Related to writing, there is old advice to “write what you know,” and it makes intuitive sense that we can write richer details with what we have experienced. But consider the opposite. Sticking just to what we know can rob our curiosity. For me, the words, “I don’t know,” and “I wonder…” compel me to go exploring. The minute I think I know, I stop feeling that tingly drive to go see what’s around the next bend, or to tinker with what might happen, or to keep reading to see how the story ends. Perhaps this is why many fiction writers urge students to avoid telling autobiographical tales under the guise of fiction.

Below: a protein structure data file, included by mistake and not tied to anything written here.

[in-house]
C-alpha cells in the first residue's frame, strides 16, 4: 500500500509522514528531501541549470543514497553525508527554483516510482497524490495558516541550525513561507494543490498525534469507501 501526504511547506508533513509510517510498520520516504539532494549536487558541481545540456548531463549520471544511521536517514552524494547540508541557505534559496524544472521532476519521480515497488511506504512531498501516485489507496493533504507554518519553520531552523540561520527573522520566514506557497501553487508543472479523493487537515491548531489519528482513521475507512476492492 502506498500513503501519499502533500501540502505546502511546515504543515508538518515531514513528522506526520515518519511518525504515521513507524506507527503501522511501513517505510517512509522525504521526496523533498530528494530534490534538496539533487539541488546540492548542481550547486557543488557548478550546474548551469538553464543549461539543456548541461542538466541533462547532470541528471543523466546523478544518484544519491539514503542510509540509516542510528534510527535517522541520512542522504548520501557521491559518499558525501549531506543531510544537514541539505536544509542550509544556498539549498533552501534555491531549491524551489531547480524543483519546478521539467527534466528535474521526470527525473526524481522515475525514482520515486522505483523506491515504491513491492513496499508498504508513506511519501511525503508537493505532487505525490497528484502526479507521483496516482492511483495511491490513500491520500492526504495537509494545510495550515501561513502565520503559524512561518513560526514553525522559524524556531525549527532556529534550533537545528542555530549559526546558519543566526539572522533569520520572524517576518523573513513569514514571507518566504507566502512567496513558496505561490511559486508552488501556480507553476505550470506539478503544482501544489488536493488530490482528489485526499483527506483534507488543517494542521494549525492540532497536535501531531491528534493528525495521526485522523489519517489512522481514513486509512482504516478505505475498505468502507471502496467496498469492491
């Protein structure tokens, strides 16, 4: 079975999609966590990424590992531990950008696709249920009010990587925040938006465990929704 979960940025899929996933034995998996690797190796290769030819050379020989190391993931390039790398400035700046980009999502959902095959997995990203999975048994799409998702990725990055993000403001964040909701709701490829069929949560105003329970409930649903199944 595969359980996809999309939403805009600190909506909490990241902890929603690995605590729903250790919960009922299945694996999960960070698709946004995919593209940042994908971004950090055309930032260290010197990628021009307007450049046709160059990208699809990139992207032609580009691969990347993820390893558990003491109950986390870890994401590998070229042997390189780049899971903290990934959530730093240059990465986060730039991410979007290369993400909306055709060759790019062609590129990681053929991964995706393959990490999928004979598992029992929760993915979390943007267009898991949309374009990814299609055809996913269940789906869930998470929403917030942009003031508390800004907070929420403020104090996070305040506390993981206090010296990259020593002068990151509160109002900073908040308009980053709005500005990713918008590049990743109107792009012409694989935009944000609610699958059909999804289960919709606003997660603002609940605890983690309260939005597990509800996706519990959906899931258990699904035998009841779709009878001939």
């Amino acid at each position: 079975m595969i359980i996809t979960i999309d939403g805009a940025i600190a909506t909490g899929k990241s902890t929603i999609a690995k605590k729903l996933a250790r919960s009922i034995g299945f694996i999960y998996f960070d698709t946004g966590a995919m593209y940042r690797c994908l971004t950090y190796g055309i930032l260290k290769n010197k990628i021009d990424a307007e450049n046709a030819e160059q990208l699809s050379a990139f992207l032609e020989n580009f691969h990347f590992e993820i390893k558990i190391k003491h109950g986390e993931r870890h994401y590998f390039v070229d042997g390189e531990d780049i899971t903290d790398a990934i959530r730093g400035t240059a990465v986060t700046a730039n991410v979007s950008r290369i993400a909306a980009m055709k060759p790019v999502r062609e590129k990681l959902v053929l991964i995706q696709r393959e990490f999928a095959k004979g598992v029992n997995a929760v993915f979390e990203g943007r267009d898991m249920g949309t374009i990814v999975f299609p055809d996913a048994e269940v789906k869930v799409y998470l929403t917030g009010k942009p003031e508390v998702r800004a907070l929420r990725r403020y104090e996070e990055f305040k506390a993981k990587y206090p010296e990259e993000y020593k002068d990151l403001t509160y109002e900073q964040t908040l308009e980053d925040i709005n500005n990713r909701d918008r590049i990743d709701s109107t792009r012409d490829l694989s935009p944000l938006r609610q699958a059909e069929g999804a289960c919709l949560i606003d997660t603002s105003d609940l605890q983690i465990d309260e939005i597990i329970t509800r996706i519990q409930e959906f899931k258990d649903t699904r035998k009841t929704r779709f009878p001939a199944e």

This might seem odd of me to say since my genre is memoir and family history. I reconcile this with a couple thoughts. One is that I usually write about other people, so unearthing the storyline in someone’s real life is an exhilarating process for me, a process that feels like how many artists describe receiving stories or ideas for art in an other-worldly way. Art or stories show up wanting to collaborate with a human and it’s the human’s job to give it life. Elizabeth Gilbert and Stephen King (among many others) describe that when stories come to them, it is a discovery of what is already there, rather than invention of their own minds. I can relate. I’ve had true stories wake up me up at 3 am, a most uncanny experience.
To Edit is Divine